By THE SUNDAY NATION
It was discovered on Friday that “Mhud Khana Ratsadon”, or the People’s Party Memorial Peg, had been replaced by a new one with altered wording.
The commemorative plaque was fixed to a spot at the Royal Plaza where the group’s first statement was read to announce a revolution against absolute monarchy. The group was led by Western-educated military officers and bureaucrats.
A message on the peg read: “At dawn on June 24, 1932, the People’s Party on this spot gave birth to the constitution for national prosperity.”
Government Spokesman Lt-General Sansern Kaewkamnerd yesterday denied any knowledge about the removal of the 1932 Siamese Revolution peg.
He also refused to comment about the issue during a telephone interview with The Sunday Nation yesterday.
Police in Dusit district, where the plaque was located, said they were not sure who had removed it and were investigating. Senior officials at the Fine Arts Department and the Dusit District Office, which has jurisdiction over the area, also pleaded ignorance.
The new plaque’s message reads: “It is good to worship the Buddhist trinity, the state, one’s own family, and to be faithful to one’s monarch and allow oneself to be the engine that brings prosperity to the state.”
A Facebook page called Mhud Khana Ratsadon alerted the public on Friday that the historic brass plaque had been replaced with a new one with different wording that says nothing about the 1932 revolution, which led to the country replacing absolute monarchy with constitutional monarchy.
The government’s main communication means with the press – the chat room Line application – was still active but there was no explanation about the incident.
Activists said the plaque’s removal was a bid by royalist conservatives to rewrite history. Certain groups of people had previously threatened to remove the peg.
Pro-democracy activist group New Democracy Movement (NDM) urged responsible agencies to investigate the mysterious removal of the historic peg.
NDM said yesterday that police as well as district office officials responsible in the area should check CCTV footage and use available resources to find the missing brass plaque.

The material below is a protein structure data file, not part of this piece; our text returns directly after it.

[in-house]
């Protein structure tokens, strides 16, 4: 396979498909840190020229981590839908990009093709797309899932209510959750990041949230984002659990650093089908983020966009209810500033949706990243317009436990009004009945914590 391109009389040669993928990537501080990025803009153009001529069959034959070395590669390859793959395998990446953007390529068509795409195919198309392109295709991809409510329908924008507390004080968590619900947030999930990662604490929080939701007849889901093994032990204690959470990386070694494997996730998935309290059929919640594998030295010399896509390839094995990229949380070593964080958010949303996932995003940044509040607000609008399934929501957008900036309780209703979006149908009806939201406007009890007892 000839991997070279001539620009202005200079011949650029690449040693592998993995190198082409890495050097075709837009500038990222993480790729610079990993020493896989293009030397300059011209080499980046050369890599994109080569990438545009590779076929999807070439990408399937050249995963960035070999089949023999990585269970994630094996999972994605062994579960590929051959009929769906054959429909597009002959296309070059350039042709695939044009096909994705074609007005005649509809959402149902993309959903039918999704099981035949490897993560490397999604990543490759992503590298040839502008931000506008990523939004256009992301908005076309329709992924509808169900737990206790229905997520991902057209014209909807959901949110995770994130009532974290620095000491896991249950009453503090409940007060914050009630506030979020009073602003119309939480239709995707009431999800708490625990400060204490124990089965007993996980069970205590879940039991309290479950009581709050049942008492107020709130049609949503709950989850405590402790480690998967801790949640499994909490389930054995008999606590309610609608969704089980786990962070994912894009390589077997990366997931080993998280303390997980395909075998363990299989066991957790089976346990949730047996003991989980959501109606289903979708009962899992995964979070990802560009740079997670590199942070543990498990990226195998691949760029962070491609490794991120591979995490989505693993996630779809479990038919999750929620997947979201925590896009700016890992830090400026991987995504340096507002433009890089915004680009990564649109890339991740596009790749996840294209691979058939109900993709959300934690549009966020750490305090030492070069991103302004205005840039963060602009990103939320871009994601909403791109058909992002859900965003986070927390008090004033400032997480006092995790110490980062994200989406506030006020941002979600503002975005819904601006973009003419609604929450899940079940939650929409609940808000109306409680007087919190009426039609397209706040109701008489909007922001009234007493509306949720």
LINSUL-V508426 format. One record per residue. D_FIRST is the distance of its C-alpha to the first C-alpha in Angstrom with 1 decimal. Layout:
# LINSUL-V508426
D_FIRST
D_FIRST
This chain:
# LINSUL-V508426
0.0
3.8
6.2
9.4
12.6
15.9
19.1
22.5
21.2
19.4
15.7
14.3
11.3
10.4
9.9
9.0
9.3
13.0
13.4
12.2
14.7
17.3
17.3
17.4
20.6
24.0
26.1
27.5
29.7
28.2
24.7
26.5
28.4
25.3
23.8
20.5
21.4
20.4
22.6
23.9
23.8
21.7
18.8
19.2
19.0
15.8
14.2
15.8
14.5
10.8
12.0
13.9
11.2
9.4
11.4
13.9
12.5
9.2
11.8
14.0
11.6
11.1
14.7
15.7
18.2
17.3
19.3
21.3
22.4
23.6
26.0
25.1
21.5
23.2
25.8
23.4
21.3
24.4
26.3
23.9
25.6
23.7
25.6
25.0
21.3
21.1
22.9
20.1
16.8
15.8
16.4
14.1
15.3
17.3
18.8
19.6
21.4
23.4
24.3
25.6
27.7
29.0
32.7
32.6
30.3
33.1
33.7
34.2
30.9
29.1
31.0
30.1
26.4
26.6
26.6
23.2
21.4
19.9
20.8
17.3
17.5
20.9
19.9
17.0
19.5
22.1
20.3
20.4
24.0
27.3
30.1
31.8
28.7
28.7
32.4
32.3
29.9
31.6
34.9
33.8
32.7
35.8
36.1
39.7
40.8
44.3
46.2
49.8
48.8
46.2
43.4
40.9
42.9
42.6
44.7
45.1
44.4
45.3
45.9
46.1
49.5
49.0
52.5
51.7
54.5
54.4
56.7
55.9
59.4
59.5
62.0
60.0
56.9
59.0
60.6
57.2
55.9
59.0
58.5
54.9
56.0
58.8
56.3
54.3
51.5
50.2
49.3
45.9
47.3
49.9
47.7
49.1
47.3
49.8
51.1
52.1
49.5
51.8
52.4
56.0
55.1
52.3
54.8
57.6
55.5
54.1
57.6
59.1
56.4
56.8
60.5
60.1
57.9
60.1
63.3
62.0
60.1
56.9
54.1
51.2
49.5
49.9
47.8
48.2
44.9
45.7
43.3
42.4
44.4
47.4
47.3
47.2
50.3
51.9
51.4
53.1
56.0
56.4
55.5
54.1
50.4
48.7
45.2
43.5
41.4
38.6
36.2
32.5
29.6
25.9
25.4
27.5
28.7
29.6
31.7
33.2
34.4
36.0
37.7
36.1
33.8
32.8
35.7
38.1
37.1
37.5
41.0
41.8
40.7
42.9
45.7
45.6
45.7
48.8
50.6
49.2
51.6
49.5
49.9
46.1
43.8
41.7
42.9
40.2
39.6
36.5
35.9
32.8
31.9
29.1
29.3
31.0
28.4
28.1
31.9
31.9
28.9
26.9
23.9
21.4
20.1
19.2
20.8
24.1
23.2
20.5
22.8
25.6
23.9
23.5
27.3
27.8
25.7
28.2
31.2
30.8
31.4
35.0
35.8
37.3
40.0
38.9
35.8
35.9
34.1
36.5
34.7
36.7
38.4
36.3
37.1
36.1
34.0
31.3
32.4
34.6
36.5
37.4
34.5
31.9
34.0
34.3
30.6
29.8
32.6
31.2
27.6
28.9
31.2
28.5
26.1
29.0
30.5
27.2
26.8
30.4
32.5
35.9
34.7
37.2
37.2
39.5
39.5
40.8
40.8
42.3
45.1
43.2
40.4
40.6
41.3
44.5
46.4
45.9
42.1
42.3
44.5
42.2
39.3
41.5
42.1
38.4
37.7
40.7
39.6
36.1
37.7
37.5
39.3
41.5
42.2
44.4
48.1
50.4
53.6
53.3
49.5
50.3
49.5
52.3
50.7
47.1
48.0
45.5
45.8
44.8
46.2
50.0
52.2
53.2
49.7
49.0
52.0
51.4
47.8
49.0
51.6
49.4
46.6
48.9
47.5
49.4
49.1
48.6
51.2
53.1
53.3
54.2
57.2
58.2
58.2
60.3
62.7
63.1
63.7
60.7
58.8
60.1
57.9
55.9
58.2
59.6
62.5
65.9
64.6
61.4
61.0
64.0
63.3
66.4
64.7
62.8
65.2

It said the plaque, which marked the spot where the Khana Ratsadon or the People’s Party read its manifesto out more than 80 years ago as they successfully and bloodlessly achieved their goal of moving the country from absolute to constitutional monarchy, was public property and belonged to the people.
National Artist Theeraphap Lohitkul yesterday pointed out that the theft of the 1932 Siamese Revolution peg was an act of destroying historical evidence, which caused great damage to the country, and might have been aimed at wiping out memories of the Khana Ratsadon.
However, Theeraphap said the attempt would have the reverse effect and more people would seek and research the history of the origin of the peg and the 1932 revolution.
The national artist said it was a shame that the People’s Party peg had been replaced. It was an important historical evidence representing the political change in 1932.
Theeraphap said he did not think the plaque had been removed for safekeeping.
“Such an important national property should be kept in a museum and be replaced with a mock-up,” he said. But the plaque had been replaced with another with a completely different message, he added.
The national artist said all historical evidence that told stories about the country’s past – whether positive or negative – should be preserved so that people of later generations would know what the country had been through.
He said the plaque was one tangible evidence and was historically significant. It was worth conserving for the people of later generations, he said.
“Even sites where millions of people were massacred, such as the concentration camps in Germany, have been conserved. They are for the younger people to learn from and not repeat the history,” Theeraphap said.
Thepmontri Limpaphayorm, a historian suspected by many pro-democracy activists as being responsible for the peg’s disappearance, denied any knowledge about removal of the historical item, insisting he had only learned about the incident from news media.
Accusers referred to Thepmontri’s Facebook post in October, which featured a photograph of the plaque with a message that said it was looking for its owner, and told the owner to take it away by the end of the year if he or she wanted to keep it.
In the post, Thepmontri threatened that he and his friend would remove it or destroy it.